TWO OBITUARIES OF EUGENE BARTLETT MILLETT

Eugene Bartlett Millett was the first son and third child of
Clementina Bartlett and Samuel Millett.


DIED

Captain Eugene B. Millet [sic] died at the home of his sister in Los Angeles November 17, 1916.1 He was born April 25, 1838. At the age of 16 he joined Callahan’s expedition against the Indians in Mexico. After it ended he attended school two years and at the outbreak of the war became Captain of Company B 32nd Texas Cavalry, and received numerous commendations for acts of exceptional bravery. He then engaged in supplying horses for the use of the farmers in the southern states to help rebuild the south. In 1868 he became one of the largest owners of Texas cattle, driving them to Kansas, Nebraska, and other points. Up to this time everything had gone well with him.

He then became a resident of this county and its largest landowner. By unfortunate investments and large loans to many of his old Texas friends, who failed and could not pay him, and generous gifts to his relatives, without other mismanagement upon his own part, he lost his property. Soon afterwards with the zeal and energy and ambition and confidence of a young man he removed to New Mexico and attempted there to regain another fortune. His struggle was pathetic. Alone he struggles to overcome all sorts of obstacles, but his spirit was stronger than his flesh and he several times was discovered helpless and unable to take care of himself. At one time he lay sick in his cabin for over thirty hours without food or attendance and unable to help himself. His constitution had become impaired and he worried at the thought of being defeated in his struggle for a competency and independence

Finally, utterly exhausted and with no power to recover his health, he consented to permit his daughter, Mrs. Russell Bates, to bring him to her husband’s home in this county, where he remained about two years. His health and strength gradually failing him, to avoid the rigors of another winter here, upon the invitation of his sister he went to Los Angeles to spend the winter with her and return next spring. His death was not unexpected. Every one who knew him recognized the sterling qualities of the man and regrets that he was not vouchsafed health to remain longer with us.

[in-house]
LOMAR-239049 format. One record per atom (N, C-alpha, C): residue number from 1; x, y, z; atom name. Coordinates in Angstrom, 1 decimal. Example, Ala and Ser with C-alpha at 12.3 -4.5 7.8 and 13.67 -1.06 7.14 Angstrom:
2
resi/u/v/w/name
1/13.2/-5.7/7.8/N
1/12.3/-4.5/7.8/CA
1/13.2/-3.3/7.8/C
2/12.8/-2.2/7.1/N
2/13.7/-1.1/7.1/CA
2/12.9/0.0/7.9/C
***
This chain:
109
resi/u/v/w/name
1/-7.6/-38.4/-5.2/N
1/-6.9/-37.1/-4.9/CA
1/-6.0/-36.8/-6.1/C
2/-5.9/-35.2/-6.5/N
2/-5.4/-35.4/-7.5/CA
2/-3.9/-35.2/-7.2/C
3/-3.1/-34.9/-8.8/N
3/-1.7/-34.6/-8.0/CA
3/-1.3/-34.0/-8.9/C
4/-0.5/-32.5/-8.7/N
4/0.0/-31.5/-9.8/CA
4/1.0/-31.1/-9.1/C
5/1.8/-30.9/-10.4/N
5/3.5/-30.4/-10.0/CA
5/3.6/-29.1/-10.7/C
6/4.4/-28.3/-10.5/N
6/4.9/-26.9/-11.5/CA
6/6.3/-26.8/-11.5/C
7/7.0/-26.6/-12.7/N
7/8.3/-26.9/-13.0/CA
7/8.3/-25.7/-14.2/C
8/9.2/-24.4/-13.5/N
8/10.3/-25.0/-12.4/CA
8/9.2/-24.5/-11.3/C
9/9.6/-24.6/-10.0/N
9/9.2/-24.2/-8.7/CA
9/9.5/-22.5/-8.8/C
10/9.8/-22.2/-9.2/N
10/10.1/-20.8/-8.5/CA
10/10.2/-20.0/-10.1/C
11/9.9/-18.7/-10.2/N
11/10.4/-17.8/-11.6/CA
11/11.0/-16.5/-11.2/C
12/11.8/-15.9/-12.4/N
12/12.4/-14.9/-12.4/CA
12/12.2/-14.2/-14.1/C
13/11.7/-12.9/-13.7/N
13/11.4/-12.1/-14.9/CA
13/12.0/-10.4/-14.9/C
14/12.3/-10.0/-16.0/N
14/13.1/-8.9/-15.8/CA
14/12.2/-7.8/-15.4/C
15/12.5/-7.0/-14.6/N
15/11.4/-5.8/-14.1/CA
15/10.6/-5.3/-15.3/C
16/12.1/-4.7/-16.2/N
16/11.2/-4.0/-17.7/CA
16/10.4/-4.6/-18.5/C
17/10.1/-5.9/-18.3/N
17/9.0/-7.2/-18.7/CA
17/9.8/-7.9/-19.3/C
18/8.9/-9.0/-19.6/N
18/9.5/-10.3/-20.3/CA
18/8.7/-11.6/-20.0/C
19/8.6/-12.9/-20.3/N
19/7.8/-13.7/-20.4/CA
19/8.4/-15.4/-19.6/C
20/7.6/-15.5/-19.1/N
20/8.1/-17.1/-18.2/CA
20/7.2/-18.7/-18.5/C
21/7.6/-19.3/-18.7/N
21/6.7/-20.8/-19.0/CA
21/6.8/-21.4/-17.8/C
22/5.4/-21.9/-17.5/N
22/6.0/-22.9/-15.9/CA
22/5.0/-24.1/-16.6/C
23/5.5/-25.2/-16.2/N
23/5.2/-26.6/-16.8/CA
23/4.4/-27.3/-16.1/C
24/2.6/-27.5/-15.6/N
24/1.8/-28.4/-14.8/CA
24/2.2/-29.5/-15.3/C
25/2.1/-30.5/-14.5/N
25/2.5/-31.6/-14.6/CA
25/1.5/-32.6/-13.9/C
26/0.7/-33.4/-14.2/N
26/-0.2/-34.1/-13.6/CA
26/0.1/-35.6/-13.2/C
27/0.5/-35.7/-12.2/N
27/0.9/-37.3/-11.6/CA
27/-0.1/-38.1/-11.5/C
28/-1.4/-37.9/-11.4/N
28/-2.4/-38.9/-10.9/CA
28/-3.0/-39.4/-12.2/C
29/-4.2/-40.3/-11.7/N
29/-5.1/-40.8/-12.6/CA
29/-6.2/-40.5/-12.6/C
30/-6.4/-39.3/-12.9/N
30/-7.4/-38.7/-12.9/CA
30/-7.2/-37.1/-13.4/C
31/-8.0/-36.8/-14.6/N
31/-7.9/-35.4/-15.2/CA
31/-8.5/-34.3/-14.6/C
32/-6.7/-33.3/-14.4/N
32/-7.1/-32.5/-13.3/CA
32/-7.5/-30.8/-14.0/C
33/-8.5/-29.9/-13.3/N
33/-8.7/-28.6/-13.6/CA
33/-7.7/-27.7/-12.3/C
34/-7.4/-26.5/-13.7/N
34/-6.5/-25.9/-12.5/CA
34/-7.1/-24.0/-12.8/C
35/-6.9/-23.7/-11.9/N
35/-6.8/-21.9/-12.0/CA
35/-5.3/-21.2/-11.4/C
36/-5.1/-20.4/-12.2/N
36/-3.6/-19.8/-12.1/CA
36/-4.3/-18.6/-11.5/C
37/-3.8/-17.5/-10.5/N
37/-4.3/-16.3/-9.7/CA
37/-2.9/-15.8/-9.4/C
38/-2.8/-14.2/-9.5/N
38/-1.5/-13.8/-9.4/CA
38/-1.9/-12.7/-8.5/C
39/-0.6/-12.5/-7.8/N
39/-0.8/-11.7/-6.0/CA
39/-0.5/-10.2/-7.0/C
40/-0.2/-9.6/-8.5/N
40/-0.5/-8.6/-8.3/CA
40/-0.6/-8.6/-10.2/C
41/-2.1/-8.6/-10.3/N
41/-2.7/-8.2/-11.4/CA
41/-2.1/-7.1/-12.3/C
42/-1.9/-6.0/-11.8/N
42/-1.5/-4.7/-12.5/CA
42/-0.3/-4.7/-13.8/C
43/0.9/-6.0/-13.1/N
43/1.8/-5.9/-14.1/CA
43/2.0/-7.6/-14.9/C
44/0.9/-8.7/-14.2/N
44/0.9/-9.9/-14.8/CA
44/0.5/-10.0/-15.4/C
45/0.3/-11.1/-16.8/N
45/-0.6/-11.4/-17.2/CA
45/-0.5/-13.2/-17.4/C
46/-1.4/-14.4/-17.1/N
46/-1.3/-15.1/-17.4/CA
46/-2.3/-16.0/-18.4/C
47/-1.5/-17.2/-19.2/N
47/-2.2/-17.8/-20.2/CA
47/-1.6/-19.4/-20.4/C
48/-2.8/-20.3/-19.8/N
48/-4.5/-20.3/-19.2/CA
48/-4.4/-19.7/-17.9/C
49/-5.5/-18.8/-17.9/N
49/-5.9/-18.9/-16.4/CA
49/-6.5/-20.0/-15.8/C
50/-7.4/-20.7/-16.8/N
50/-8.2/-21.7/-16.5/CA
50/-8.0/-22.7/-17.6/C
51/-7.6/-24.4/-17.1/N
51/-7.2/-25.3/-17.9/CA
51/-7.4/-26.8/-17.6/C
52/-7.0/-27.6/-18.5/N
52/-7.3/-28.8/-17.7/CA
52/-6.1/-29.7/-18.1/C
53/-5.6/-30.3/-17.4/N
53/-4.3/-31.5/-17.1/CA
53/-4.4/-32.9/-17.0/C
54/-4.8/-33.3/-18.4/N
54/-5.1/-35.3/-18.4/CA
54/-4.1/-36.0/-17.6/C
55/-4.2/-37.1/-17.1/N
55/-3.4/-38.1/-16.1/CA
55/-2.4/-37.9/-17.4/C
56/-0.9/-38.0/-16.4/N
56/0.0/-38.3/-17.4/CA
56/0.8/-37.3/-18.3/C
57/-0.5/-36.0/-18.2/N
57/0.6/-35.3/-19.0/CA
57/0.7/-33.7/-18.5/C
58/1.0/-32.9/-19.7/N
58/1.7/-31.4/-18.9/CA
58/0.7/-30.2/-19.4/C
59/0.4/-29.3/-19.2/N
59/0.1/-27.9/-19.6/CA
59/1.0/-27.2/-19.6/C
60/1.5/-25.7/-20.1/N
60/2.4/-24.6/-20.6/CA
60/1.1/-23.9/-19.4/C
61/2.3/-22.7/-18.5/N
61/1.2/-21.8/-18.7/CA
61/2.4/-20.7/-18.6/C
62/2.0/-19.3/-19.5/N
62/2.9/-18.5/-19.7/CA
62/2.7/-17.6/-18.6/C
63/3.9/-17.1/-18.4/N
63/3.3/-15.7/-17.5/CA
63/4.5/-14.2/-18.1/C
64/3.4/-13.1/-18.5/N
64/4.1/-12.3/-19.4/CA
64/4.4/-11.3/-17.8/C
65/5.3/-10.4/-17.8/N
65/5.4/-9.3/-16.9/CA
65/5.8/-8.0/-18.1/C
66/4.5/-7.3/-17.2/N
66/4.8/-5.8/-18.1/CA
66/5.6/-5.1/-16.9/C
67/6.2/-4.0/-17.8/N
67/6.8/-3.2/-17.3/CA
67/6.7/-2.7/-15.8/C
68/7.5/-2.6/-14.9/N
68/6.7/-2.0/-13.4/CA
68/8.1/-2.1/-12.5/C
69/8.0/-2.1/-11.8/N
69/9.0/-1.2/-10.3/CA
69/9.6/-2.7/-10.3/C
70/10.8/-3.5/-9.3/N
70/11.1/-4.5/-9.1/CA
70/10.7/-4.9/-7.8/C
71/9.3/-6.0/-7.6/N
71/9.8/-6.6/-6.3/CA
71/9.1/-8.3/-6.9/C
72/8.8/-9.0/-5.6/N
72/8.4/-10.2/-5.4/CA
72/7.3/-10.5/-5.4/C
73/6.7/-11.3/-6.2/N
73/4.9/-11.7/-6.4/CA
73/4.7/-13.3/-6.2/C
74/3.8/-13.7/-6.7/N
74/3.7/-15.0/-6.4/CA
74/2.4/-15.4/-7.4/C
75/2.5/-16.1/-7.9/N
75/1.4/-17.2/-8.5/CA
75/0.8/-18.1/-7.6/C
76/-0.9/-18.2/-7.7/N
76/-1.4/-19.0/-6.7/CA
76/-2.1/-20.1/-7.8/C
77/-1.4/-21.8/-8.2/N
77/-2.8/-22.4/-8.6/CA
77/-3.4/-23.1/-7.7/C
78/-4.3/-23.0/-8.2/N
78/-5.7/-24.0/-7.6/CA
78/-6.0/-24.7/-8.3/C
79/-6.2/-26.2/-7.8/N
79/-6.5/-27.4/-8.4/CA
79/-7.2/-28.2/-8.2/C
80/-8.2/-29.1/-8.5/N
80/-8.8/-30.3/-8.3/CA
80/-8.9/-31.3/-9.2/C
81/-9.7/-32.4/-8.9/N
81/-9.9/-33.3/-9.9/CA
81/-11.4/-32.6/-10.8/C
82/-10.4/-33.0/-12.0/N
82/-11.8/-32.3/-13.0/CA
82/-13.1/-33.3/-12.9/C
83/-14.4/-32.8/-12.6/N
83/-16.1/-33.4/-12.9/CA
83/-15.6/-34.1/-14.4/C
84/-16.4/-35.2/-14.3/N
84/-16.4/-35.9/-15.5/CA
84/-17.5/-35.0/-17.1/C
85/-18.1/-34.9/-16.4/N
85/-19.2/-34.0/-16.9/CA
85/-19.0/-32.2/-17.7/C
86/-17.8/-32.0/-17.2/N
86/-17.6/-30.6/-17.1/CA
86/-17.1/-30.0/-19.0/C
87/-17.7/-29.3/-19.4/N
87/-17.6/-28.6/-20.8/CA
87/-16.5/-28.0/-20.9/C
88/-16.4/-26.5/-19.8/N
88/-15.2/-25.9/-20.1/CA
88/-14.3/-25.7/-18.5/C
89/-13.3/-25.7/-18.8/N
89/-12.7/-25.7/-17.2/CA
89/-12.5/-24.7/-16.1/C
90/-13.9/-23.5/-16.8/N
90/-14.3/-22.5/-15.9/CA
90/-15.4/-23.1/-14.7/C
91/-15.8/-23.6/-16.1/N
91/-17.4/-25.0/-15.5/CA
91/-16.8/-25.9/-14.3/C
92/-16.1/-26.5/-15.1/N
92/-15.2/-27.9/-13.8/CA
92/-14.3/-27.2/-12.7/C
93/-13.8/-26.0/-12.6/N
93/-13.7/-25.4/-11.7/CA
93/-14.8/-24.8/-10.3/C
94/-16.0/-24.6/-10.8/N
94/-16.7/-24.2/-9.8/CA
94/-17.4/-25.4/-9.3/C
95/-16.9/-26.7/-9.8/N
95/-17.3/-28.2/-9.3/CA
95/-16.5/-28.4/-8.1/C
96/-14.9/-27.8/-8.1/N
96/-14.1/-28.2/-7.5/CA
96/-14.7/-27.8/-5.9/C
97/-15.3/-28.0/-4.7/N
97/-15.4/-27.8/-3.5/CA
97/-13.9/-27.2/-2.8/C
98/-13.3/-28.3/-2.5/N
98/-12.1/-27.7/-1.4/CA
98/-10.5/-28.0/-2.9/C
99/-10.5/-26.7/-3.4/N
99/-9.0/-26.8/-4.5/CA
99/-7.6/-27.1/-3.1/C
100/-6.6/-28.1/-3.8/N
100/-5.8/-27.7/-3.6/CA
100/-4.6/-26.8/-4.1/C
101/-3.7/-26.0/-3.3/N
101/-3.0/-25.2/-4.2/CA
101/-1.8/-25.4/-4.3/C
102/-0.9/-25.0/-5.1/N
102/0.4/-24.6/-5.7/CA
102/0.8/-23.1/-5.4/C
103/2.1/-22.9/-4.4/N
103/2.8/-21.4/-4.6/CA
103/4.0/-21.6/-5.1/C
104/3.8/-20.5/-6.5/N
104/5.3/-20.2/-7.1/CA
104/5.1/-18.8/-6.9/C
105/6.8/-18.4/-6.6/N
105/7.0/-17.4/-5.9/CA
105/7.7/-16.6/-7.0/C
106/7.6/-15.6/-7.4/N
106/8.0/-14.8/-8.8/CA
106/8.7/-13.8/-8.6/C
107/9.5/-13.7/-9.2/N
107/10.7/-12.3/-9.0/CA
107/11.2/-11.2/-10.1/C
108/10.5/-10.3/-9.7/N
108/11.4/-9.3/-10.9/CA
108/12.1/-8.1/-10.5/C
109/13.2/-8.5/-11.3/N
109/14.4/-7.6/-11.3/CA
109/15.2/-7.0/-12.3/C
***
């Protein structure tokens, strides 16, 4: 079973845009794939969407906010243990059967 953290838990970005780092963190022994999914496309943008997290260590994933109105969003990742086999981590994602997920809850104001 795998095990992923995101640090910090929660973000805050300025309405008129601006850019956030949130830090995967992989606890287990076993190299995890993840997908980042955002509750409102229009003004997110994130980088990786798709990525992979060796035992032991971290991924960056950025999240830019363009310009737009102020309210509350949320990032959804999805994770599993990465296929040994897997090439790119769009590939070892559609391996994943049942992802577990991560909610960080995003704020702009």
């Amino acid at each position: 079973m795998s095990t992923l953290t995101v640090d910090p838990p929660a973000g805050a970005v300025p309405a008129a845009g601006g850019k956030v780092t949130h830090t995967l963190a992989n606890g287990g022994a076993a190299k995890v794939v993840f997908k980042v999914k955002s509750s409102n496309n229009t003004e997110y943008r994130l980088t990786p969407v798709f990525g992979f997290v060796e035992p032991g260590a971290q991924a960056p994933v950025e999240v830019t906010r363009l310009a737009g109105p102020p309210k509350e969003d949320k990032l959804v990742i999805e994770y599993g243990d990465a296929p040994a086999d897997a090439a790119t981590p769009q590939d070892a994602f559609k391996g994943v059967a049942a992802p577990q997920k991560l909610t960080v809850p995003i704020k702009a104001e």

SOURCE:

Ellsworth Reporter, Ellsworth, Kansas, November 25, 1916, courtesy of J. H. Robbins Memorial Library, Ellsworth, Kansas, in October 2013.

NOTE BY ROGER BARTLETT:

1. The date of his death is unclear. Ellsworth cemetery records supplied by J. H. Robbins Memorial Library in Ellsworth to Roger Bartlett in October 2013 give November 18, 1916. Apparently an obituary published in the Confederate Veteran in June 1917 gives October 18, 1916 (see the second obituary on this page).


CAPT. EUGENE B. MILLETT

Death closed a long and valued life when Capt. Eugene B. Millett passed away on Oct. 18, 1916,1 at Los Angeles, Calif., while visiting his sister, Mrs. Lollie Smith.  Captain Millett was born in Texas in April, 1838, and on March 22, 1862, he entered the service of the Confederate State, raising a company whose enlistments were from Guadalupe and Caldwell Counties, Tex.  He was elected captain of the company (D.C. Burleson, a relative of the present Postmaster-General, was its first lieutenant) and went to the front as Captain of Company B, 32nd Texas Cavalry, commanded by Col. P.C. Woods, Debray's Brigade.  This company and regiment took part in the Battle of Blair's Landing, on Red River, La. at that time the regiment was commanded by Col. Nat Benton, of Seguin, Texas.

After the close of the war Capt. Millett returned to his mother's home, in Guadalupe County, Tex., and engaged in the cattle business.  From there he drifted to the West in the interest of his business several years ago.  At the time his health began to fail, his only child, Mrs. Russell Bates, of Nanopolis, Kansas,2 went to New Mexico and persuaded him to make his home with her, but he gradually failed and died while on a visit to his sister.  Thus passed from the scene of life's activity one of the most gallant defenders of the South's cause, as well as one of the most conspicuous figures of the section in which he lived.

SOURCE:

Undated notes, "Millett and Lane Family History" folder, box 2.325/F50, Millett (Tex.) Collection, Center for American History, University of Texas, Austin, Tex., citing Confederate Veteran, June 1917.

NOTES BY ROGER BARTLETT:

1. The date of his death is unclear. Ellsworth cemetery records supplied by J. H. Robbins Memorial Library in Ellsworth to Roger Bartlett in October 2013 give November 18, 1916. An obituary published in the Ellsworth Reporter in November 1916 gives November 17, 1916 (see the first obituary on this page).

2. Probably Kanapolis, Kansas.